# Why three-digit integers only? (Part-2)

If $$A$$ and $$B$$ are three-digit positive integers, let $$A \text{ # } B$$ denote the six-digit integer formed by placing $$A$$ and $$B$$ side by side. Find the SUM of all the possible values of $$A$$ and $$B$$ such that:

$A, \quad B, \quad B-A, \quad A \text{ # } B, \quad \dfrac{A\text{ # }B}{B}$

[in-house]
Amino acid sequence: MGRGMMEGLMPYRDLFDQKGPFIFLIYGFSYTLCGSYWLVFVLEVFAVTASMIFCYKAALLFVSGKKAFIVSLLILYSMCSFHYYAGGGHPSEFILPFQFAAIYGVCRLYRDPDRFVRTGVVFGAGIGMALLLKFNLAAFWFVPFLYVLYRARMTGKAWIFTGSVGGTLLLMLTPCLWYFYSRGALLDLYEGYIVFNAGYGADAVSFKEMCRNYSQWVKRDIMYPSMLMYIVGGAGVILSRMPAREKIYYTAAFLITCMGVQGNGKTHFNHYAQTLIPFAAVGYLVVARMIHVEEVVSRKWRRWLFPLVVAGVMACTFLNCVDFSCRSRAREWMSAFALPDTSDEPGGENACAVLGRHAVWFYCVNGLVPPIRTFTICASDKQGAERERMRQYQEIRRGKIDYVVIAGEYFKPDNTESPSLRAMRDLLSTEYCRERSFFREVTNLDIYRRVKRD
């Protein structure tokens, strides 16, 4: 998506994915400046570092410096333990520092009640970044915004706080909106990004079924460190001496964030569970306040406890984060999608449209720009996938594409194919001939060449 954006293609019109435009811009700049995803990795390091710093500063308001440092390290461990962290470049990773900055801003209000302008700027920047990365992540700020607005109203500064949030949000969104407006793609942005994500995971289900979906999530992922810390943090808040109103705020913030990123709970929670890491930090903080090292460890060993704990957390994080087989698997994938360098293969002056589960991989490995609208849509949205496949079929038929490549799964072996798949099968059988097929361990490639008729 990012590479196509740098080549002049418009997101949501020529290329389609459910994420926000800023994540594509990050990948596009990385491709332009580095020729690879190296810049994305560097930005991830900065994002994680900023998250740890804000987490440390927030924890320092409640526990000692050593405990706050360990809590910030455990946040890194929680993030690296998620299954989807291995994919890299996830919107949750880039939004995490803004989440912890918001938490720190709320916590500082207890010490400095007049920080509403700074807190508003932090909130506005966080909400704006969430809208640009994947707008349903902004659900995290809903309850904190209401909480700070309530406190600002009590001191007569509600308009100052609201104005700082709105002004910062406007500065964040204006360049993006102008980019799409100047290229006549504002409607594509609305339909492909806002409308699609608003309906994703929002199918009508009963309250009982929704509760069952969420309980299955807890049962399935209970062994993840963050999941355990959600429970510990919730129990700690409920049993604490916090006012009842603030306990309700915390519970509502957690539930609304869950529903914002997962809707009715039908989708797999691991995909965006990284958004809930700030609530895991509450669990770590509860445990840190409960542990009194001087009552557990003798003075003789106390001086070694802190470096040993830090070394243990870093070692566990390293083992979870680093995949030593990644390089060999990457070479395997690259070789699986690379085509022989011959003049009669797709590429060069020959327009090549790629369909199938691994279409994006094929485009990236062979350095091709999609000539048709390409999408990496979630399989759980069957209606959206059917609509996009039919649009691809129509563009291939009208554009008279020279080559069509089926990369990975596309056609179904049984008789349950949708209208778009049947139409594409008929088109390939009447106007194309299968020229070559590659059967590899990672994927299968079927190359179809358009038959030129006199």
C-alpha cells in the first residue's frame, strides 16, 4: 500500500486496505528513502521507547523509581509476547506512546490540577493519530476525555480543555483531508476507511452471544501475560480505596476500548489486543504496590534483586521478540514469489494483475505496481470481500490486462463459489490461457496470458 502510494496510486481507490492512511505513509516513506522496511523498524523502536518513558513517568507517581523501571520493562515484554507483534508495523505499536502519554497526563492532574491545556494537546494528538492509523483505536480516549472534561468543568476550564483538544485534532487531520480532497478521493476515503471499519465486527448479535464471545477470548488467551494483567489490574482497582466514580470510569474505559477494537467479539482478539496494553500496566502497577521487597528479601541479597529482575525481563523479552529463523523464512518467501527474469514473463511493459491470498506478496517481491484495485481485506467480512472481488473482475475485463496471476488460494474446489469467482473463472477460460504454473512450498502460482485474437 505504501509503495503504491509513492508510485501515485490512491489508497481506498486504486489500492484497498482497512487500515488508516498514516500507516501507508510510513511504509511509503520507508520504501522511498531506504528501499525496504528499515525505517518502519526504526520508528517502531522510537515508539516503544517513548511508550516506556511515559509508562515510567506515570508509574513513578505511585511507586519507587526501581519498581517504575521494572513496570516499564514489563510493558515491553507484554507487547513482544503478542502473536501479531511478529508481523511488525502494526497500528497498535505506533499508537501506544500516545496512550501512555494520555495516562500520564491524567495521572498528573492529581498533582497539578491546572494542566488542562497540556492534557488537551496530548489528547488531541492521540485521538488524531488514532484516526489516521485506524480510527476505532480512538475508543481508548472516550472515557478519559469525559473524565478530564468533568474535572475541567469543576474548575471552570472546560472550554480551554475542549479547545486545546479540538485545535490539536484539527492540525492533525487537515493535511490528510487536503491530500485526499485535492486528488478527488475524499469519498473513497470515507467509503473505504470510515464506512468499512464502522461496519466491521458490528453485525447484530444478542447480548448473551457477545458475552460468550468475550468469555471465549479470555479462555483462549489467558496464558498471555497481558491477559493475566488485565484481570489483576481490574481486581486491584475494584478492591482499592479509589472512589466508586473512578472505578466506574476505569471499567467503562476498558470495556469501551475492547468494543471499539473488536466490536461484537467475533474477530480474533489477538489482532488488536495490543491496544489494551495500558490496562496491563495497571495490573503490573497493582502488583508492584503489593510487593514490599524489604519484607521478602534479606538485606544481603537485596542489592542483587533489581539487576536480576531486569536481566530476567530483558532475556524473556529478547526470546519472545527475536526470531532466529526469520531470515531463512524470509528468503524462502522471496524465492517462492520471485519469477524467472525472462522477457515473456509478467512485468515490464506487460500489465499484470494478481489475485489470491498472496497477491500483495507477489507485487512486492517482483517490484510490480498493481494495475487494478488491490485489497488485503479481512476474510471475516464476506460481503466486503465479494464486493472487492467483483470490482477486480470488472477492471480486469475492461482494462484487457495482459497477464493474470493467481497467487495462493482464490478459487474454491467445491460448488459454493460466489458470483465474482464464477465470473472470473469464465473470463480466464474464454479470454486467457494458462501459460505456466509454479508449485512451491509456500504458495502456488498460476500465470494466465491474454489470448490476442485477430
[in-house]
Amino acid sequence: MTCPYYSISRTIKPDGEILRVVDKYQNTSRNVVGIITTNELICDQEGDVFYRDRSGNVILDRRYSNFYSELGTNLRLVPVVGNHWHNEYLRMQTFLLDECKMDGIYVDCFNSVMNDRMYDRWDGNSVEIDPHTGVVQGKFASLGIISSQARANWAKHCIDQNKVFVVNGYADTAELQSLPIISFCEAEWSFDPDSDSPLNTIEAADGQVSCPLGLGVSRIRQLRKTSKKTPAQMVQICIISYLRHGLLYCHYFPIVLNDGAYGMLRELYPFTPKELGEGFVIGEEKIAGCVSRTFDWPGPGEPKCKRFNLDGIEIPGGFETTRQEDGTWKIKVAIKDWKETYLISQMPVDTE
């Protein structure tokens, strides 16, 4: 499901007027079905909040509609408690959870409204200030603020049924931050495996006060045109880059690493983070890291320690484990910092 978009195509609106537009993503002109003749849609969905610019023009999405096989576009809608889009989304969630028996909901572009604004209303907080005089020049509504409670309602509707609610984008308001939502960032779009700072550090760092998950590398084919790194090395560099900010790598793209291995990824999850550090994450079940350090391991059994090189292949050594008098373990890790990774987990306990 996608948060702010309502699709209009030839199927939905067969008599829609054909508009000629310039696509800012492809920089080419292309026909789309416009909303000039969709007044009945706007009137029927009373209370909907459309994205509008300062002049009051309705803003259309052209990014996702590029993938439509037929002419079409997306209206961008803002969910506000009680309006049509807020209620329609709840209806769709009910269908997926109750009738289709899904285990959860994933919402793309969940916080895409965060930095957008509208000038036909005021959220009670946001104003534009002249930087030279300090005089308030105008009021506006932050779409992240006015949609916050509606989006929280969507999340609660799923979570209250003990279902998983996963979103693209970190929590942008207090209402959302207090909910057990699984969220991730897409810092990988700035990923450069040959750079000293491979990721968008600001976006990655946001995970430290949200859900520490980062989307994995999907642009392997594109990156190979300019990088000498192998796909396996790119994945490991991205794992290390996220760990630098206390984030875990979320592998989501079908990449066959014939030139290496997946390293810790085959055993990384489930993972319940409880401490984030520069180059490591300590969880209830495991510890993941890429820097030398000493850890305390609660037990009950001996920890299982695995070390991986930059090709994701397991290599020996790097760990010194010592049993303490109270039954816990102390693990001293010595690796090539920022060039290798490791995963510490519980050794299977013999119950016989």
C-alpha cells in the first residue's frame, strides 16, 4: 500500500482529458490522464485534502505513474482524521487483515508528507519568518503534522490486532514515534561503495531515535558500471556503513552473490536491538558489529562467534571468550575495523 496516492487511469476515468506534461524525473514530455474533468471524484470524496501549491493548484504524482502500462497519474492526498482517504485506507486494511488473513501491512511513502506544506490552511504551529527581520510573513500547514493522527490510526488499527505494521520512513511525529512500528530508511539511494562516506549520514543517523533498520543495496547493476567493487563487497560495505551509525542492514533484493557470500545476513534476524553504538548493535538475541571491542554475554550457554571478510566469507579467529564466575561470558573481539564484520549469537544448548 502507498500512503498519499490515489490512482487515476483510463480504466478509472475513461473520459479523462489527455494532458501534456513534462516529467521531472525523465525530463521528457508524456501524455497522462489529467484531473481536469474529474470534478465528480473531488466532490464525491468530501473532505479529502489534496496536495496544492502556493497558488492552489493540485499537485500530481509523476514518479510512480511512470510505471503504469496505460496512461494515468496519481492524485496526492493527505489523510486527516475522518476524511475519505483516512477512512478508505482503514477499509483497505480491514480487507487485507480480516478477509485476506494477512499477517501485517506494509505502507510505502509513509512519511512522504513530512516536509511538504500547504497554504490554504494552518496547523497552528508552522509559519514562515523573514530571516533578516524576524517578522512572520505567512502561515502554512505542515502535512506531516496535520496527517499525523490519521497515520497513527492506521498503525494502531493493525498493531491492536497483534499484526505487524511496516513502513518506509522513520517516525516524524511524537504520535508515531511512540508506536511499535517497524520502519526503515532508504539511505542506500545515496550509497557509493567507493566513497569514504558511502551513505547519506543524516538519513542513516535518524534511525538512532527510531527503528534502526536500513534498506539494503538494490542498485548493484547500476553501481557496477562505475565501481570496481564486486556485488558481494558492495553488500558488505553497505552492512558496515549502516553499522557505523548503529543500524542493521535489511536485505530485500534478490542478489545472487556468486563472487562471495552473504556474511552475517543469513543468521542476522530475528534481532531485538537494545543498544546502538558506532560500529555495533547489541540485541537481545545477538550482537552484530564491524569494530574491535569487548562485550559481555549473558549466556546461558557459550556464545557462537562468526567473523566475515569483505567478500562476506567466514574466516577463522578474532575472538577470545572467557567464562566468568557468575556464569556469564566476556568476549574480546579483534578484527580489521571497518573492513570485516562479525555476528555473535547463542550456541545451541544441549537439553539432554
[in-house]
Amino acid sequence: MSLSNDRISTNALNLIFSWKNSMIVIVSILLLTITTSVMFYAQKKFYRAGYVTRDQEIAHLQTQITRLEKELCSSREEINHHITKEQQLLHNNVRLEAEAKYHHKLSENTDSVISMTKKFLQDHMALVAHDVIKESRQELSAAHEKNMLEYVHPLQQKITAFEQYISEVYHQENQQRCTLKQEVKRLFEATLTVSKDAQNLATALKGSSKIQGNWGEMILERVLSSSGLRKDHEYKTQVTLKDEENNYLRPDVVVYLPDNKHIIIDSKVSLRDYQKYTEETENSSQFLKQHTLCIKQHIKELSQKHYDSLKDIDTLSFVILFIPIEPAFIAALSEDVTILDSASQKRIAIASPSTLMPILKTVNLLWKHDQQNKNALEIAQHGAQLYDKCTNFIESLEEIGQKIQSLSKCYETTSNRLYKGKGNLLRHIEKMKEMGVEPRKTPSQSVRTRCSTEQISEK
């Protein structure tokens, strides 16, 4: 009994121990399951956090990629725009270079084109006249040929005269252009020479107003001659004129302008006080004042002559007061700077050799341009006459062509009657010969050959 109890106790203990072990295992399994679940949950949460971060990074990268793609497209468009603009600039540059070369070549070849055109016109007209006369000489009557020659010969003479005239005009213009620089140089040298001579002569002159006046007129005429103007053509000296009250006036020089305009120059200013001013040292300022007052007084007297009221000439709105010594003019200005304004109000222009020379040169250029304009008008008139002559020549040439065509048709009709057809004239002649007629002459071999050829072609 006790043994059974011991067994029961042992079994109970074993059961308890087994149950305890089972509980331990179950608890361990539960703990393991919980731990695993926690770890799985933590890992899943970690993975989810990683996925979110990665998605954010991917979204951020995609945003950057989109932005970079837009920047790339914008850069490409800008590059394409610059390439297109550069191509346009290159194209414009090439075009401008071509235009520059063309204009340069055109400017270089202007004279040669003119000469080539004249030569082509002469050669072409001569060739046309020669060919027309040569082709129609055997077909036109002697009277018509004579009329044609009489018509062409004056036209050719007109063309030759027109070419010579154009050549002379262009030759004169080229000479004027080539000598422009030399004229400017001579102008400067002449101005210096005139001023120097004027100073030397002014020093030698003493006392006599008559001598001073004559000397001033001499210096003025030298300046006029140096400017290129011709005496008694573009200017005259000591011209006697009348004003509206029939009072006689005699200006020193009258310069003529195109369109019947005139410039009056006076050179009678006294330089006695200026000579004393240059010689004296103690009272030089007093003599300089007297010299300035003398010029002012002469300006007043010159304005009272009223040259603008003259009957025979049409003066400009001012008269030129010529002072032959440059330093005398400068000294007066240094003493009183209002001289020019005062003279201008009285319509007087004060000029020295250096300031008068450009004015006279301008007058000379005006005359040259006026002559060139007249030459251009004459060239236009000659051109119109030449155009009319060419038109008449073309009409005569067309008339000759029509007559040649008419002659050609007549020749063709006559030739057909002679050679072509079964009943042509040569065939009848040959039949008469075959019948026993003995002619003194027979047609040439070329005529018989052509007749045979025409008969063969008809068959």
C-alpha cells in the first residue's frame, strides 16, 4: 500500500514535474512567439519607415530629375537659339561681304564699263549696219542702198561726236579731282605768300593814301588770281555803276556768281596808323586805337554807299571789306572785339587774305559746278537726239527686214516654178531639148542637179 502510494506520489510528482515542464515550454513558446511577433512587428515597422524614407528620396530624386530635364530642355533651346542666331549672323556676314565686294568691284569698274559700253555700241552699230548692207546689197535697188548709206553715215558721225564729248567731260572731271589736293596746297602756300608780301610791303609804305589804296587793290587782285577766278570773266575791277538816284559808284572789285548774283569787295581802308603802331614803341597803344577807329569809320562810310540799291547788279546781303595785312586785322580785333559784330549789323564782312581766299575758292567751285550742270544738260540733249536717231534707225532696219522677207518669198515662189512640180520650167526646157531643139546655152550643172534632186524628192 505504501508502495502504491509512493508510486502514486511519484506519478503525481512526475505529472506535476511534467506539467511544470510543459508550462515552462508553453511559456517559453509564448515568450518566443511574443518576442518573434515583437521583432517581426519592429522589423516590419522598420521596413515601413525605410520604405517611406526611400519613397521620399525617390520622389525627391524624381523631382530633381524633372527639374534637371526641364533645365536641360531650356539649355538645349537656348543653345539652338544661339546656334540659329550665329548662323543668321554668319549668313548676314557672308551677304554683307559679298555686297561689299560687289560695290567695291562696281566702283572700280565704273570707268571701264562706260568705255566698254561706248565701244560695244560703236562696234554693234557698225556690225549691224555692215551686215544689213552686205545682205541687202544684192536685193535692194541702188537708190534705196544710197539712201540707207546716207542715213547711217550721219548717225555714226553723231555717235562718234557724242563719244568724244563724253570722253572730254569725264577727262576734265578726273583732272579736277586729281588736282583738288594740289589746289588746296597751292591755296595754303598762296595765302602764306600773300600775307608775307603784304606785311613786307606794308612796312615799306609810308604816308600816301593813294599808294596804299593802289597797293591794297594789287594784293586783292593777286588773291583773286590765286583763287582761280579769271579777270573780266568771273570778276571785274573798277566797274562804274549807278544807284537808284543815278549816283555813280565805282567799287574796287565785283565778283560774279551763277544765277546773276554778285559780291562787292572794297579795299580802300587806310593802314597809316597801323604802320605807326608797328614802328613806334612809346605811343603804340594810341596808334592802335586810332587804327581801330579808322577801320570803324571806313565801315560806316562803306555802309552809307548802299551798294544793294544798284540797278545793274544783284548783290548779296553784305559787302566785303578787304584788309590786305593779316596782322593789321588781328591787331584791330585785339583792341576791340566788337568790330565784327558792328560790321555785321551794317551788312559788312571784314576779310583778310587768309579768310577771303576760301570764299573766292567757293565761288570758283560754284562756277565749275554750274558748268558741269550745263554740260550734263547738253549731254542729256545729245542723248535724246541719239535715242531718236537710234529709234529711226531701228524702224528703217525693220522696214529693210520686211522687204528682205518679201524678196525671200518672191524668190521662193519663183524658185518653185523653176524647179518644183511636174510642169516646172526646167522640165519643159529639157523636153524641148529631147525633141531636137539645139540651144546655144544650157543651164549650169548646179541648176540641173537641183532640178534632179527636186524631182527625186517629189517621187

are all integer squares.

Note that $$A, B \geq 100$$.

###### If you want to solve it's sister problem, an easy version, try this: Why three-digit integers only?.
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